-The Little Prince, by Antoine de Saint-Exupéry – I am still moved by this.
-The Road, by Cormac McCarthy – Exquisitely written and with some moments of beauty, it's still the most horrifying thing I've ever read, breaking down more pieces of my psyche. I didn't really buy the ending...or necessarily even want to.
-Dress Your Family in Corduroy and Denim, by David Sedaris
-The Diamond Age: Or, A Young Lady's Illustrated Primer, by Neal Stephenson – Loved this!
-The Deepest Acceptance: Radical Awakening in Ordinary Life, by Jeff Foster
-The One Thing Holding You Back: Unleashing the Power of Emotional Connection, by Raphael Cushnir – While I'm not so fond of what I perceive as gimmicky marketing ("do this and I guarantee all your dreams will come true!"), it is the most concise and helpful material I've read so far on how to feel emotions (and if that sounds obvious and/or ridiculous to you, talk to me about it!).
Here's something else I read that made me laugh and cry: "Adventures in Depression" – Parts One and Two
And for some reason, I feel that I also want to mention Playing By Heart: The Vision and Practice of Belonging, by O. Fred Donaldson and The Lazy Man's Guide to Enlightenment, by Thaddeus Golas, which is found in entirety here.
-Ink – About shame and self-acceptance.
-V for Vendetta
-1408 – This was relentless – I've never been so tense and jumpy through an entire movie, which may not be saying much since I haven't watched many horror movies (my boyfriend talked me into it...and got deliberately whacked with my protective blanket after the last unexpected jump scene). I read the short story afterwards, but thought the movie was better – deeper and more complex.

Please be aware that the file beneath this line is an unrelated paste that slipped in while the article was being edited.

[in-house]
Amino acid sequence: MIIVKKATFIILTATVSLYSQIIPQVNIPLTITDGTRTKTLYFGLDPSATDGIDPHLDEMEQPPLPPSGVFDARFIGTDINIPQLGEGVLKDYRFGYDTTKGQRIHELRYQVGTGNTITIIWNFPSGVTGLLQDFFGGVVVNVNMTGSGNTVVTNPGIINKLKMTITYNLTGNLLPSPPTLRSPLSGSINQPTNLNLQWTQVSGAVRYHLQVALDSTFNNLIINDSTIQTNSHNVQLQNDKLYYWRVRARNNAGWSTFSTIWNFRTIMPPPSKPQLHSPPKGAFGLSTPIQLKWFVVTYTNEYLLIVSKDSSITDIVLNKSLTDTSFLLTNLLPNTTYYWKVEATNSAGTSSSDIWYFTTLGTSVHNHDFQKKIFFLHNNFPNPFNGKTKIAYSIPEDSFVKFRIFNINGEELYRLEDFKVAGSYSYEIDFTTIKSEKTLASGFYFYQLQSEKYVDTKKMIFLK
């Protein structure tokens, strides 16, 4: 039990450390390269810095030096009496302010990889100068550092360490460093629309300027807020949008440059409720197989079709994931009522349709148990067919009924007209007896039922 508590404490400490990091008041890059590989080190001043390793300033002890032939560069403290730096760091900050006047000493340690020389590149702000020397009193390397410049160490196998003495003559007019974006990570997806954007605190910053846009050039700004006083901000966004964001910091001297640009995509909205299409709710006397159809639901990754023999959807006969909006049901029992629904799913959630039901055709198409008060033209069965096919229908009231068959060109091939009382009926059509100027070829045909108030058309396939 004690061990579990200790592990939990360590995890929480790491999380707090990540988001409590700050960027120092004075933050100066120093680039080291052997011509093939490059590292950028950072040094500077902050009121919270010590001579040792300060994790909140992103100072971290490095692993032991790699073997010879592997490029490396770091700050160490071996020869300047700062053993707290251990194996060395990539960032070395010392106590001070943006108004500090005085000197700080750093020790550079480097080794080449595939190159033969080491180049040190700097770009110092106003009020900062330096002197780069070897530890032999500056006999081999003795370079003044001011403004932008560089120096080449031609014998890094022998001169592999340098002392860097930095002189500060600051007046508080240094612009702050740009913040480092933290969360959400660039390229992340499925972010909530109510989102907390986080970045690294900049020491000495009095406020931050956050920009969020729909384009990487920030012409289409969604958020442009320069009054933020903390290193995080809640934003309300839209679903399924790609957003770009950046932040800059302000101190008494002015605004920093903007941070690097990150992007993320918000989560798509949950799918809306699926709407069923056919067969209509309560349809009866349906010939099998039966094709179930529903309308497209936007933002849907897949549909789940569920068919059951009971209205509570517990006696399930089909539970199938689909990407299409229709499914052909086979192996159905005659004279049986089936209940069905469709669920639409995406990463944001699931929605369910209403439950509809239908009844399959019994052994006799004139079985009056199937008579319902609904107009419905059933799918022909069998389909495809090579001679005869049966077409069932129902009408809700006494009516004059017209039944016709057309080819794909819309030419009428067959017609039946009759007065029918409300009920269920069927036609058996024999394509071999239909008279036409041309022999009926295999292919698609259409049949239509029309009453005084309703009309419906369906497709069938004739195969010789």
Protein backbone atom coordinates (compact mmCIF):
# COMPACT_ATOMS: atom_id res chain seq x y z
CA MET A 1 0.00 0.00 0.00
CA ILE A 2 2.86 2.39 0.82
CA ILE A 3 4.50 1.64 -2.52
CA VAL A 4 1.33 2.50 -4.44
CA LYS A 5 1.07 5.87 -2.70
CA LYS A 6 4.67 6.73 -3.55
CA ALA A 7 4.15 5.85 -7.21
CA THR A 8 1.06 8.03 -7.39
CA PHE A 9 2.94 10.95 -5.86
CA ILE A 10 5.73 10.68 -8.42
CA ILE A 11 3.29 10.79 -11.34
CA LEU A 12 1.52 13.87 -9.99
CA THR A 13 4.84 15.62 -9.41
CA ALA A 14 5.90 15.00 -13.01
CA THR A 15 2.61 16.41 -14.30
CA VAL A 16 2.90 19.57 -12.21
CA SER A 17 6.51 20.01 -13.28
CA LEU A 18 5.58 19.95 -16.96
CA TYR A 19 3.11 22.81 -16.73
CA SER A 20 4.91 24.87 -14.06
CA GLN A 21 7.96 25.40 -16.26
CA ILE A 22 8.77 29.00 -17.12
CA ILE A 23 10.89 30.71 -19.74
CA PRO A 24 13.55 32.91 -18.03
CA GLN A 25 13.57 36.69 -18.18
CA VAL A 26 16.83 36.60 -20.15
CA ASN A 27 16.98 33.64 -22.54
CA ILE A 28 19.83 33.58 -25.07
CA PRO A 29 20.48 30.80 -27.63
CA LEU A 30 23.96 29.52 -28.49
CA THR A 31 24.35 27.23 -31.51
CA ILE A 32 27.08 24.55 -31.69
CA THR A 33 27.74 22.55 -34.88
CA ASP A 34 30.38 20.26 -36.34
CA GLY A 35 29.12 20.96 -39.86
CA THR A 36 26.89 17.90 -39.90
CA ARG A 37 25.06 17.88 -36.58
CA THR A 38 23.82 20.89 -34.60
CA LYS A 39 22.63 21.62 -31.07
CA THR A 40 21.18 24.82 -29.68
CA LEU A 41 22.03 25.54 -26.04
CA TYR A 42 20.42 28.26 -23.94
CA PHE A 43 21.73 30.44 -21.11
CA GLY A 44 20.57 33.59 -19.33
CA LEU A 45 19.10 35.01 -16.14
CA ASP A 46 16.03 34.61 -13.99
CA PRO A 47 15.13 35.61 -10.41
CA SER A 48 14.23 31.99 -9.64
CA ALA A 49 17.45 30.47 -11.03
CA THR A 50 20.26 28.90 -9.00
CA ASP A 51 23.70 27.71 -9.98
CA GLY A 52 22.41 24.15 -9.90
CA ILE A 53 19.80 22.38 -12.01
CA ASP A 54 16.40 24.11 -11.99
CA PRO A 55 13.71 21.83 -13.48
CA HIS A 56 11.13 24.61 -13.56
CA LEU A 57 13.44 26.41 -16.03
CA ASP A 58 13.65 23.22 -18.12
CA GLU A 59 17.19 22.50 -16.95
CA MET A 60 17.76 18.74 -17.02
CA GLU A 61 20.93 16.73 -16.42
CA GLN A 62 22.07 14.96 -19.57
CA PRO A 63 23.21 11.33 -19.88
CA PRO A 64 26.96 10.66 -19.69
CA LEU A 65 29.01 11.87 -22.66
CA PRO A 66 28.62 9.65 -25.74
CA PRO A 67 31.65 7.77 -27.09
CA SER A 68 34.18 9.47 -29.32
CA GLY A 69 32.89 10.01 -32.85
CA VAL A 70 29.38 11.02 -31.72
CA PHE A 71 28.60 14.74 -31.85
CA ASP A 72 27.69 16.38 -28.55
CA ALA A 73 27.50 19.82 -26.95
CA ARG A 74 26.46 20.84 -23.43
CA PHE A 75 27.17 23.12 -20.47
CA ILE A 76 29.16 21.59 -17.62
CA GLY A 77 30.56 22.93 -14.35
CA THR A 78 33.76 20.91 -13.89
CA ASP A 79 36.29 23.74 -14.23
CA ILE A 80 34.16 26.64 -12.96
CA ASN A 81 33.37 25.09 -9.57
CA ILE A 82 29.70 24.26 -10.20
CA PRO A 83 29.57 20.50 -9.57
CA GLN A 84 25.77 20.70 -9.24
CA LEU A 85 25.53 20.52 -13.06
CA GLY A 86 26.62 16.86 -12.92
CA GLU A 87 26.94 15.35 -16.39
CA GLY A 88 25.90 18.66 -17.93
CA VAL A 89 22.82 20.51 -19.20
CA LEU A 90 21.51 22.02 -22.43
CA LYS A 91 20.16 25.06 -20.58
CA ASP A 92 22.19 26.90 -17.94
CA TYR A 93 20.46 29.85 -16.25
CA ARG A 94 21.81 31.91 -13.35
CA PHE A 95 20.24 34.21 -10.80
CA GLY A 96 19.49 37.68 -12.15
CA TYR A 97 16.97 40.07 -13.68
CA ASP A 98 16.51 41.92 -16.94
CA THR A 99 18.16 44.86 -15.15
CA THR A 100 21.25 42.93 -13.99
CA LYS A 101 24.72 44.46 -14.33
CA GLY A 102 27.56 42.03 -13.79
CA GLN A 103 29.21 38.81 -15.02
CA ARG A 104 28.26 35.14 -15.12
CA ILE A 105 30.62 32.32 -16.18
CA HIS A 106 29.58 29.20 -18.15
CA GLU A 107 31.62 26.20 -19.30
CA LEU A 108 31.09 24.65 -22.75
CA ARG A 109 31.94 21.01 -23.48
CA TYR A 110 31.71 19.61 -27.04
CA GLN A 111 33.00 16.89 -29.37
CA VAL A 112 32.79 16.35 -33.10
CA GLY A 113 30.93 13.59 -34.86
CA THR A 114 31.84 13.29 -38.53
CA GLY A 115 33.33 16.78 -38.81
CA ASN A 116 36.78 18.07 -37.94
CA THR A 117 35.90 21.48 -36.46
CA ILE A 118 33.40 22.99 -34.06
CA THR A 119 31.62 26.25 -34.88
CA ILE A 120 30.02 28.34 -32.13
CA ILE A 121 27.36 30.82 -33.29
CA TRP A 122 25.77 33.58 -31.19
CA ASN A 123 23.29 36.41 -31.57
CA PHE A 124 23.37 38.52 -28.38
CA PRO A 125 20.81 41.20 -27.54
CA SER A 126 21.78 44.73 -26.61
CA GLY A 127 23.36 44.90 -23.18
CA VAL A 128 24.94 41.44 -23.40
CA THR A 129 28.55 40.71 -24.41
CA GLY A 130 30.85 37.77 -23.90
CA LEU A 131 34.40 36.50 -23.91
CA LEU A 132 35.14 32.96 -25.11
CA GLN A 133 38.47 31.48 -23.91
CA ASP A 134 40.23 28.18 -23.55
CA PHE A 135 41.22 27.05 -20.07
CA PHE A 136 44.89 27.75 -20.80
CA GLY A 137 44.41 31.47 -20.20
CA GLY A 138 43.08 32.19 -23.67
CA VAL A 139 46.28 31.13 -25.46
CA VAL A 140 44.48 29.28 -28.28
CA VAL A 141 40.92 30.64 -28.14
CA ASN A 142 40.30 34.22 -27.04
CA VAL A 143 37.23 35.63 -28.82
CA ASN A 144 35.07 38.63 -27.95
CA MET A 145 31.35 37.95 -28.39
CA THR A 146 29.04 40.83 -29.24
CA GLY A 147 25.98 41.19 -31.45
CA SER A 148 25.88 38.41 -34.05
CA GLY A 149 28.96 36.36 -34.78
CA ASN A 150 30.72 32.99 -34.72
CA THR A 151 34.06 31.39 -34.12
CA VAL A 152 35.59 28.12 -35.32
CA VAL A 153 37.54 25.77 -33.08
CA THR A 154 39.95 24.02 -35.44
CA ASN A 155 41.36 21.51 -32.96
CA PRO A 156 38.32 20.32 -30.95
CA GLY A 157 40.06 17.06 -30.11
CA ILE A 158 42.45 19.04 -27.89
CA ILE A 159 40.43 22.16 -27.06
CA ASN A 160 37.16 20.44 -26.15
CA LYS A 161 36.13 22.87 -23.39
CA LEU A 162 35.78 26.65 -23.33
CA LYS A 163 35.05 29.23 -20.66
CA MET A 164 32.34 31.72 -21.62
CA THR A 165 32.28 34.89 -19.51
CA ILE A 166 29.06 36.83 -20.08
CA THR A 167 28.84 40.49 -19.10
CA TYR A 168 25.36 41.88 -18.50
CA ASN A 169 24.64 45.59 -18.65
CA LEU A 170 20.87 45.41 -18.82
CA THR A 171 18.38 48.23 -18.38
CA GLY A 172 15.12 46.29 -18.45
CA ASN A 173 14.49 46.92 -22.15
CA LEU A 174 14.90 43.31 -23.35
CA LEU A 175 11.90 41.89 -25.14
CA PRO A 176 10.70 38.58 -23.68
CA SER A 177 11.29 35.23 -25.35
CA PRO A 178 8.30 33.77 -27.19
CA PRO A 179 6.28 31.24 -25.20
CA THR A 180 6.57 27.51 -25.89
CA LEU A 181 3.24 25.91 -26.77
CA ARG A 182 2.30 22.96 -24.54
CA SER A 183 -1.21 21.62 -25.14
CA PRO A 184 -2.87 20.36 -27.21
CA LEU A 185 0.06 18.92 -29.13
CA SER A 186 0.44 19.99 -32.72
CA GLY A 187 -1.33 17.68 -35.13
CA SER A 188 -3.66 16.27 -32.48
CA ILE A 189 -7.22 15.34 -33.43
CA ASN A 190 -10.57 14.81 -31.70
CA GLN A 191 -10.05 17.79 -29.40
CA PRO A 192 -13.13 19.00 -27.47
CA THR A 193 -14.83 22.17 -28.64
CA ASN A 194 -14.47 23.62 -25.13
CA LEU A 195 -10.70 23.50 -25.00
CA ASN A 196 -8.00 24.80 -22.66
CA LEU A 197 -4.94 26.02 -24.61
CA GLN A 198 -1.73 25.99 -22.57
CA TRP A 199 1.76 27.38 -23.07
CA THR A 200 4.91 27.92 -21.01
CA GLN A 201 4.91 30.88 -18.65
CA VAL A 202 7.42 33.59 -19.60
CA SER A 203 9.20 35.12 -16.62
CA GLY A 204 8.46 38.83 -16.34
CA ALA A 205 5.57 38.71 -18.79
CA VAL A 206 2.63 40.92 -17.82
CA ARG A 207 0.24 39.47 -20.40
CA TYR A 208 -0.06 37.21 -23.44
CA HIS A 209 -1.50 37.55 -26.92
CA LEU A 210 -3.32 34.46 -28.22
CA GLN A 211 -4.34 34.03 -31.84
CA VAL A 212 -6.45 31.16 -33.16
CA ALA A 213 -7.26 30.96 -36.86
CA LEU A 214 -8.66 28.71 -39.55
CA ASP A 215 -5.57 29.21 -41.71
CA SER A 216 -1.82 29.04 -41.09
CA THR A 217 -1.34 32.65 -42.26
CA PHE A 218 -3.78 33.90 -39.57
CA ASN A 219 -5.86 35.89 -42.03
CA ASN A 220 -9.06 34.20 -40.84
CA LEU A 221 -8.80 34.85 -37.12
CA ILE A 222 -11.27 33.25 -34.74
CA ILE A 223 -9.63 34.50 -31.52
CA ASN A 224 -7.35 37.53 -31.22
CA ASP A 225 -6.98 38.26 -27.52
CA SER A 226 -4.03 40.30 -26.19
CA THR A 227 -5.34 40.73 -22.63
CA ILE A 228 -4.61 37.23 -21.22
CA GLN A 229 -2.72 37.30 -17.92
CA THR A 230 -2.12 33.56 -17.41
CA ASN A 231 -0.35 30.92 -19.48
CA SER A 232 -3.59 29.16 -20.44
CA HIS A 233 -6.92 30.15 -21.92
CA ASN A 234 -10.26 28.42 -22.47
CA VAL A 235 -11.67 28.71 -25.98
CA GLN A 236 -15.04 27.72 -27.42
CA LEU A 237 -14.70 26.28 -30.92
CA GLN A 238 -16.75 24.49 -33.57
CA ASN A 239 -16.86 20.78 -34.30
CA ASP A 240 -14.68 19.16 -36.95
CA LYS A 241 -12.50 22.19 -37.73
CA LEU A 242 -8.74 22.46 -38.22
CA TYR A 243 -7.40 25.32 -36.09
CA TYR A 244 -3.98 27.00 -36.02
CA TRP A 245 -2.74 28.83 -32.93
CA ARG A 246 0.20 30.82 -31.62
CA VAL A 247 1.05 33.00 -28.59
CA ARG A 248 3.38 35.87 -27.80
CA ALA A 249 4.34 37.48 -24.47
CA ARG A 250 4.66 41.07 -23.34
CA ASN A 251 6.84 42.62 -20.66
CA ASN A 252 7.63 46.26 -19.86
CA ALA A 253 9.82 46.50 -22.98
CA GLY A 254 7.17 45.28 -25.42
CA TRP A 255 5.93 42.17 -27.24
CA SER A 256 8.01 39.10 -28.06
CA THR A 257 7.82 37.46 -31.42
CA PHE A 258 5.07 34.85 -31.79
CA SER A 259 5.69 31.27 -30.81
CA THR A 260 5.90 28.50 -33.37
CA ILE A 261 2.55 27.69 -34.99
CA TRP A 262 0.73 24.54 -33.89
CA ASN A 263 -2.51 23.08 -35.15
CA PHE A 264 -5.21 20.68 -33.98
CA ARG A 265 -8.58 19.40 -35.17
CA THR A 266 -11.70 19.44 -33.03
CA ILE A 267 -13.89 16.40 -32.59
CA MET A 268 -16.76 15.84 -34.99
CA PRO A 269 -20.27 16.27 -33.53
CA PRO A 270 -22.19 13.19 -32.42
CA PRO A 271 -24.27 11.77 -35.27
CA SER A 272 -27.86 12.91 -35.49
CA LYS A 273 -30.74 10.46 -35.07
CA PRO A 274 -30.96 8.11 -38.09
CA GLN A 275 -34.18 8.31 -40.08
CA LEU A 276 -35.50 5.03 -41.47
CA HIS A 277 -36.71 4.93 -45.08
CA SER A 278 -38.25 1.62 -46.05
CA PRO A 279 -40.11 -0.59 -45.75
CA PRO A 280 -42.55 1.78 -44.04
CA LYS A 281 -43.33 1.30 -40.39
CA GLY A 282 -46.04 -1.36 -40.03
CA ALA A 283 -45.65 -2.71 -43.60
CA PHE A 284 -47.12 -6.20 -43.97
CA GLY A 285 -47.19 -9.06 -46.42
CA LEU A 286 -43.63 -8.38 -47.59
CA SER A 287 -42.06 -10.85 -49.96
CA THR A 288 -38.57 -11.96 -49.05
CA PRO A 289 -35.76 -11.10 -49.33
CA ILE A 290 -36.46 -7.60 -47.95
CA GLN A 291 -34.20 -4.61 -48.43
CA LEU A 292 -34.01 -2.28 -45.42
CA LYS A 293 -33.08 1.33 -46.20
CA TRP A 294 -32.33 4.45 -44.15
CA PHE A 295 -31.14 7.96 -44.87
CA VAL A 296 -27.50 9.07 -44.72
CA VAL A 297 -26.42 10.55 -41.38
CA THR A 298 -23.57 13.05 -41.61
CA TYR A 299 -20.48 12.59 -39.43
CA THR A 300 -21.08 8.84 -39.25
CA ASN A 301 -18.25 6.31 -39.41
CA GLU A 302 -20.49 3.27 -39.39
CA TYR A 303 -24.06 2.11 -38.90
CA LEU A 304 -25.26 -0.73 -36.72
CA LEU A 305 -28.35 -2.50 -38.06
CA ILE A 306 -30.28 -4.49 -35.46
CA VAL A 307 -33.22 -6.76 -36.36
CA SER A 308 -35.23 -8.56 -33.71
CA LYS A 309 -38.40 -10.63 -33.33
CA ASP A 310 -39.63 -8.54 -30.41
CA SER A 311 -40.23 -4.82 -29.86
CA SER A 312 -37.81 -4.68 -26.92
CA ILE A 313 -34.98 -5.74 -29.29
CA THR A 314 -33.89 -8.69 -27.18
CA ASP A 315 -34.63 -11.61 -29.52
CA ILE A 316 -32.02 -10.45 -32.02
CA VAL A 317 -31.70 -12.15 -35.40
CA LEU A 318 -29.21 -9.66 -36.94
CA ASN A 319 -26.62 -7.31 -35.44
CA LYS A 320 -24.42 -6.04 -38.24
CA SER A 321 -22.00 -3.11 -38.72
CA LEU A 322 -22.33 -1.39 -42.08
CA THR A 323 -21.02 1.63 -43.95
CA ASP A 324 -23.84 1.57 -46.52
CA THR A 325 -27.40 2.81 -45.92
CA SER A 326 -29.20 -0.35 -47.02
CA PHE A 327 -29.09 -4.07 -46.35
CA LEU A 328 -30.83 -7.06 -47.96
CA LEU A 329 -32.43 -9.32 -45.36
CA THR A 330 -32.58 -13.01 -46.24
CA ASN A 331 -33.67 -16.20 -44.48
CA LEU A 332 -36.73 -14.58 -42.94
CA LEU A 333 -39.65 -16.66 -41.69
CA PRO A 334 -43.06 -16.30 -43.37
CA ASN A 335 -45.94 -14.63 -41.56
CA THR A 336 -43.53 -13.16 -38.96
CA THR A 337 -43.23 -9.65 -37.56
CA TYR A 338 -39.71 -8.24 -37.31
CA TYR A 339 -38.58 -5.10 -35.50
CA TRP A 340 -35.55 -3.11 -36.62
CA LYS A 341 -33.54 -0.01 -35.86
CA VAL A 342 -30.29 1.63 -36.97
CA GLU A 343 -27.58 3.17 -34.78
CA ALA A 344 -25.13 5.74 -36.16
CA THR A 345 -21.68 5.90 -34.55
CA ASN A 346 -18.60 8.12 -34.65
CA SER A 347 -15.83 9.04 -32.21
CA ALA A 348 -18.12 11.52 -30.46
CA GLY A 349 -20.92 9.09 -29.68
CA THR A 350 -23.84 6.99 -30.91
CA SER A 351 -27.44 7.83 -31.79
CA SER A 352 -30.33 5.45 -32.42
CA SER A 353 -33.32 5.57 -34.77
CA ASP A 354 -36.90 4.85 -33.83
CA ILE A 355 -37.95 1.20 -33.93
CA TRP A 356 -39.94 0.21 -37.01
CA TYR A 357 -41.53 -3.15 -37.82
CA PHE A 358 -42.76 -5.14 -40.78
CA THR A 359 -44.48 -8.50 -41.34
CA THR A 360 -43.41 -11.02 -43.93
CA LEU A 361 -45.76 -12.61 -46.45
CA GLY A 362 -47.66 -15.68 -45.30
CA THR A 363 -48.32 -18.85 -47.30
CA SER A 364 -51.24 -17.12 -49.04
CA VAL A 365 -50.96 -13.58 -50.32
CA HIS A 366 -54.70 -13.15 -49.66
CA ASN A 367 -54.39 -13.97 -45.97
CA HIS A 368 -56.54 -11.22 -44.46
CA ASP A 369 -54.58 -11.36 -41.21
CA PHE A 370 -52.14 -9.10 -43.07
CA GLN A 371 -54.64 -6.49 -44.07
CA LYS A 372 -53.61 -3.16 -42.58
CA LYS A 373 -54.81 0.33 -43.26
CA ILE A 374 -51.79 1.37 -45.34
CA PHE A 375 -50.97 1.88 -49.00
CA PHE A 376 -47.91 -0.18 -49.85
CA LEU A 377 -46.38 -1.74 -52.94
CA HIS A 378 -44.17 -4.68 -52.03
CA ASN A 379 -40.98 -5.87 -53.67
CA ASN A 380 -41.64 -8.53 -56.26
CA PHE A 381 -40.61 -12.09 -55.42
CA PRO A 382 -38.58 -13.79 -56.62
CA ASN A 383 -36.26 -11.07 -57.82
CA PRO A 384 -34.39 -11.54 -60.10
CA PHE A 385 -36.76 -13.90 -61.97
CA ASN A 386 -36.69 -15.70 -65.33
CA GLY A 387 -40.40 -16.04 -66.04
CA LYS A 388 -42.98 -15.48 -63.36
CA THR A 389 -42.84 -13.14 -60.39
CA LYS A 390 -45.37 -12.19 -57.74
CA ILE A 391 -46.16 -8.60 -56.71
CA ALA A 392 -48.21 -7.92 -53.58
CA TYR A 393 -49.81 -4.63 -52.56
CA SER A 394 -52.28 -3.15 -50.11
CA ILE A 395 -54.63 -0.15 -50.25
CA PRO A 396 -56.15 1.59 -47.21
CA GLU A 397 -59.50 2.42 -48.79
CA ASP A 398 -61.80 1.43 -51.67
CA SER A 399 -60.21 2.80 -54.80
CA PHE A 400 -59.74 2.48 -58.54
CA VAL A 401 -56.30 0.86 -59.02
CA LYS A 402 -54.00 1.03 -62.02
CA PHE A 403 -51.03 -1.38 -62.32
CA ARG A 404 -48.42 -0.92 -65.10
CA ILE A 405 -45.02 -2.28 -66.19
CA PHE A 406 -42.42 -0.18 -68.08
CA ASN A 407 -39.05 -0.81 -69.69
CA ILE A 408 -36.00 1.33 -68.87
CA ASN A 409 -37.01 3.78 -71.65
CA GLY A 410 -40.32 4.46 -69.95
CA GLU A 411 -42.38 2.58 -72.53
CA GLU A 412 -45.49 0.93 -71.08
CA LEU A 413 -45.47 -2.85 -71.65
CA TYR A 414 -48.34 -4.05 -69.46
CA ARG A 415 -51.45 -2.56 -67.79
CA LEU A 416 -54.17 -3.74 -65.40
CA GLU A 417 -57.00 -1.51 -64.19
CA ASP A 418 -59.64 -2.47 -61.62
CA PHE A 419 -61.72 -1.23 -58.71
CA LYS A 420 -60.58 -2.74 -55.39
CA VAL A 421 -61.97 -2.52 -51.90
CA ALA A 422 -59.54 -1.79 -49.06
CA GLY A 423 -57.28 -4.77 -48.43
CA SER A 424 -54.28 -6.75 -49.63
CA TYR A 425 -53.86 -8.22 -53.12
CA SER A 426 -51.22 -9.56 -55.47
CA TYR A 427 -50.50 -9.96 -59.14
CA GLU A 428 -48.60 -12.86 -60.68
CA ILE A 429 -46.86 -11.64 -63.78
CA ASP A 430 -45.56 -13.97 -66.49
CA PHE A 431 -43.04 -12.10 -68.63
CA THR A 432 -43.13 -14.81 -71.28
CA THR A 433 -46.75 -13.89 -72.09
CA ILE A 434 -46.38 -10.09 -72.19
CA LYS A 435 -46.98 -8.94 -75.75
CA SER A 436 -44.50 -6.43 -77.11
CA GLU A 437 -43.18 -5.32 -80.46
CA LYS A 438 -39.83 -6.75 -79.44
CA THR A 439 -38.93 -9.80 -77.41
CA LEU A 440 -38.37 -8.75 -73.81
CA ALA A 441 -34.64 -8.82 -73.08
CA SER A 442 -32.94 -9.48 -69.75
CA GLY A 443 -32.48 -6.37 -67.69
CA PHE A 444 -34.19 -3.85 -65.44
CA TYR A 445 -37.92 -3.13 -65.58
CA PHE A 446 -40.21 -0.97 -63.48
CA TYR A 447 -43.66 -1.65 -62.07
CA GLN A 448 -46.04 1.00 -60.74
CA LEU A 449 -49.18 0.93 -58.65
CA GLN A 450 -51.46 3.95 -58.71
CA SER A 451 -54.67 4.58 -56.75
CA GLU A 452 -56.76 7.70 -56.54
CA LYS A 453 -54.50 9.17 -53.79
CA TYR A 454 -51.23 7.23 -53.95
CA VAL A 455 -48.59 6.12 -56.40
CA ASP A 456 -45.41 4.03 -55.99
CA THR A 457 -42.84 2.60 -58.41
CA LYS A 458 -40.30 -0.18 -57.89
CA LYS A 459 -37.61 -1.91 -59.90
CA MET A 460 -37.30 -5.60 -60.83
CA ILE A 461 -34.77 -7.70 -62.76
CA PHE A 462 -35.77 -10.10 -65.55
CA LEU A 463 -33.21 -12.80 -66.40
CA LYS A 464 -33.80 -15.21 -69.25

-Lost Highway – My boyfriend was kind enough to tolerate my commentary throughout this movie, which he had seen before, understanding that it was my way of coping with it. (Generally, I don't approve of talking much, sometimes at all, during movies.) I didn't think I liked it, but the more I thought about it and read about how other people interpreted it and what David Lynch himself had to say about it, the more I appreciated it.
-Amélie – Still one of my very favorites (except for one thing about it).
-Fight Club – Made me think about getting down to the fundamentals of existence, sorting out the things that really matter, and getting intensely present in our own lives.
-The Spirit of the Beehive – I loved the way it lingered over the details of its subjects, and the rich and powerful silence in it.
I don't watch much TV these days, but my favorites from the past were: Northern Exposure, Masterpiece Theatre, Nature, Daria, NOW with Bill Moyers, Freaks and Geeks, Babylon 5
2/8/15 – I'm watching Avatar: The Last Airbender with my daughter and it's so good! I was surprised. (And then we went on to The Legend of Korra – also good.)
I've taken to adding songs I hear via internet radio or other people which appeal to me in one way or another to a playlist. Here it is.
Currently listening to a lot of Liquid Divine and Lycia (November 2015).....Siouxsie and the Banshees (July 2016)...Joanna Newsom's album, "Divers" (August 2016), which was recommended by a friend as "music and poetry like no other", and it is.